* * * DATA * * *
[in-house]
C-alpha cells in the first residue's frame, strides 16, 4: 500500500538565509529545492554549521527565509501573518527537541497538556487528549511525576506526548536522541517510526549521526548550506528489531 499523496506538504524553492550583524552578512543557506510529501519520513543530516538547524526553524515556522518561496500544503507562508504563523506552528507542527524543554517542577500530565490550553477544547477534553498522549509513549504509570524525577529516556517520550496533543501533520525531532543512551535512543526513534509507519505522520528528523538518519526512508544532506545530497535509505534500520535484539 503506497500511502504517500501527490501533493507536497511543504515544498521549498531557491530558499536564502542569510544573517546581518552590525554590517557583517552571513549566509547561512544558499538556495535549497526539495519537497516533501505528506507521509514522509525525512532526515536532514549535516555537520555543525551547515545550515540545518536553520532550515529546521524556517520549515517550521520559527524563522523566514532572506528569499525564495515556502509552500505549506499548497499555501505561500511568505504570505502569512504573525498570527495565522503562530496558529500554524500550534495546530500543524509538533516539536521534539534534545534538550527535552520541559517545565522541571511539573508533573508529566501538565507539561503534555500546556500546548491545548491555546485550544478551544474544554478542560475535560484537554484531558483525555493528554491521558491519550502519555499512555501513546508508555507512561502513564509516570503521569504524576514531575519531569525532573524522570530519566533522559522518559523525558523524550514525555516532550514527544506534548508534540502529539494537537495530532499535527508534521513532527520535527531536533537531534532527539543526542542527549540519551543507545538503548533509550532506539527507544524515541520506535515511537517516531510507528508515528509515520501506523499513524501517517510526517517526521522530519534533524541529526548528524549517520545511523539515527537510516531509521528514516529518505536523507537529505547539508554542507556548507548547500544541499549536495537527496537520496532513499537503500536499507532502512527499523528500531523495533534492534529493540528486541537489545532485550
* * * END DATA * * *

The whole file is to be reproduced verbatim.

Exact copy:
[in-house]
C-alpha cells in the first residue's frame, strides 16, 4: 500500500538565509529545492554549521527565509501573518527537541497538556487528549511525576506526548536522541517510526549521526548550506528489531 499523496506538504524553492550583524552578512543557506510529501519520513543530516538547524526553524515556522518561496500544503507562508504563523506552528507542527524543554517542577500530565490550553477544547477534553498522549509513549504509570524525577529516556517520550496533543501533520525531532543512551535512543526513534509507519505522520528528523538518519526512508544532506545530497535509505534500520535484539 503506497500511502504517500501527490501533493507536497511543504515544498521549498531557491530558499536564502542569510544573517546581518552590525554590517557583517552571513549566509547561512544558499538556495535549497526539495519537497516533501505528506507521509514522509525525512532526515536532514549535516555537520555543525551547515545550515540545518536553520532550515529546521524556517520549515517550521520559527524563522523566514532572506528569499525564495515556502509552500505549506499548497499555501505561500511568505504570505502569512504573525498570527495565522503562530496558529500554524500550534495546530500543524509538533516539536521534539534534545534538550527535552520541559517545565522541571511539573508533573508529566501538565507539561503534555500546556500546548491545548491555546485550544478551544474544554478542560475535560484537554484531558483525555493528554491521558491519550502519555499512555501513546508508555507512561502513564509516570503521569504524576514531575519531569525532573524522570530519566533522559522518559523525558523524550514525555516532550514527544506534548508534540502529539494537537495530532499535527508534521513532527520535527531536533537531534532527539543526542542527549540519551543507545538503548533509550532506539527507544524515541520506535515511537517516531510507528508515528509515520501506523499513524501517517510526517517526521522530519534533524541529526548528524549517520545511523539515527537510516531509521528514516529518505536523507537529505547539508554542507556548507548547500544541499549536495537527496537520496532513499537503500536499507532502512527499523528500531523495533534492534529493540528486541537489545532485550